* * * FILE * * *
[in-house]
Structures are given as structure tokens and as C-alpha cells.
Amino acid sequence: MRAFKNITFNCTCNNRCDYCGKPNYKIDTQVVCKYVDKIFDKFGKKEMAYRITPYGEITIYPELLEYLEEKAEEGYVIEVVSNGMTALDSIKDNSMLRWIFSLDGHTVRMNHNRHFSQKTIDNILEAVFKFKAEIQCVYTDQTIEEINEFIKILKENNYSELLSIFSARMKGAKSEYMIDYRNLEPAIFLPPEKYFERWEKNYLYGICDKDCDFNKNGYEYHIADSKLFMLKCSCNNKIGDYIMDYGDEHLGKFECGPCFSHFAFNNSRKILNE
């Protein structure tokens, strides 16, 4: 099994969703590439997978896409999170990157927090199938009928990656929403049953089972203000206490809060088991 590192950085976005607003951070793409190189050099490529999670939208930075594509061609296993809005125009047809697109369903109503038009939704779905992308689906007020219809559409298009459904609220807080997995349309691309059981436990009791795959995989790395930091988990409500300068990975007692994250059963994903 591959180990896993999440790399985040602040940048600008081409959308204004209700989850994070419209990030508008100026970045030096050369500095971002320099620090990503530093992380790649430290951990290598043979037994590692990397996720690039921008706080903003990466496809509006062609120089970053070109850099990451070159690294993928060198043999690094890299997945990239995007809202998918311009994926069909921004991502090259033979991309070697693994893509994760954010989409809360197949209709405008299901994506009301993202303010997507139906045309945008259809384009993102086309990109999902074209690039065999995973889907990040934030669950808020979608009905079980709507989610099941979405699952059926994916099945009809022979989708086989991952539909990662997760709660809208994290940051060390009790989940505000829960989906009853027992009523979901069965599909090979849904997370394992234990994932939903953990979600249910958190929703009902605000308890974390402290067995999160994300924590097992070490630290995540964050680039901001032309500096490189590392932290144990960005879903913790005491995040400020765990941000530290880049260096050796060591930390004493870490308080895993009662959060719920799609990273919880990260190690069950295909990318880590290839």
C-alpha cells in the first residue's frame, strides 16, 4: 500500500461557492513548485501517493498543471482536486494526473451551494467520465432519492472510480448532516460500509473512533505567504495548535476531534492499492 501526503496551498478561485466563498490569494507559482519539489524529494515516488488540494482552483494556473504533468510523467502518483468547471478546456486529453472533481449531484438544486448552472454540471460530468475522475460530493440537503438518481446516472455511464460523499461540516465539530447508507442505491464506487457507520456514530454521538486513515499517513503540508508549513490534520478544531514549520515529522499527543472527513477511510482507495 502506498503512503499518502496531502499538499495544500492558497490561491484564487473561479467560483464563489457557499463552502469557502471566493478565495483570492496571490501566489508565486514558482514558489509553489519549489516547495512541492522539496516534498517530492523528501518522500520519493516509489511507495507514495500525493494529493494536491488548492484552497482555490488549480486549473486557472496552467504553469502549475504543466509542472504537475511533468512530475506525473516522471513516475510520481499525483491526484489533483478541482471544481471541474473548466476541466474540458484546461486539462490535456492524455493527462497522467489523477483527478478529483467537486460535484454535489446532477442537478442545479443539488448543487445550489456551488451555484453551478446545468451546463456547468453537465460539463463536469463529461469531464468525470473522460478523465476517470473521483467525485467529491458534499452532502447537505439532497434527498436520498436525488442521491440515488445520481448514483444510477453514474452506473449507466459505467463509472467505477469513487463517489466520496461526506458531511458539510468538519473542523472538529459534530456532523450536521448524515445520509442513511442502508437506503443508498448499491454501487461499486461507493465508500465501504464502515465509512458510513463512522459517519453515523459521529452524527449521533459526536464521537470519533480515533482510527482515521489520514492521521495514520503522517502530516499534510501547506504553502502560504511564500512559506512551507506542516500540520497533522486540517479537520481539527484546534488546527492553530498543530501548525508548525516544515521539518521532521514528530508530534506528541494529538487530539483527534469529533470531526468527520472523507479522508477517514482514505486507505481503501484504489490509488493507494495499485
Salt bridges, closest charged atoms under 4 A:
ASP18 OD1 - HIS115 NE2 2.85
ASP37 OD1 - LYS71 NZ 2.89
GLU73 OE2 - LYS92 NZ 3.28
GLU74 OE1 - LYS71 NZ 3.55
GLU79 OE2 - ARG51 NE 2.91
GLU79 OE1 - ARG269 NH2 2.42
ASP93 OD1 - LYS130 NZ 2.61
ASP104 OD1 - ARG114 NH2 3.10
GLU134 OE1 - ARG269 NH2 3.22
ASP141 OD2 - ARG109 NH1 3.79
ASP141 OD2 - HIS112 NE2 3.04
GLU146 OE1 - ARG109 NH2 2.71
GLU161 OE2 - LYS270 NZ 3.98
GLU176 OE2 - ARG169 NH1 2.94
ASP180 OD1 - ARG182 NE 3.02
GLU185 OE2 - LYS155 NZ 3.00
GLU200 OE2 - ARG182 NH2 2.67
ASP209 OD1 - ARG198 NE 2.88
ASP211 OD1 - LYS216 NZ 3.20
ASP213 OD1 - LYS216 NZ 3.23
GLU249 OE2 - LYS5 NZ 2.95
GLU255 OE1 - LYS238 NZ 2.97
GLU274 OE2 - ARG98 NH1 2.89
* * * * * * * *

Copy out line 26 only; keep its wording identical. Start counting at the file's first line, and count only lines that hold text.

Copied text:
ASP213 OD1 - LYS216 NZ 3.23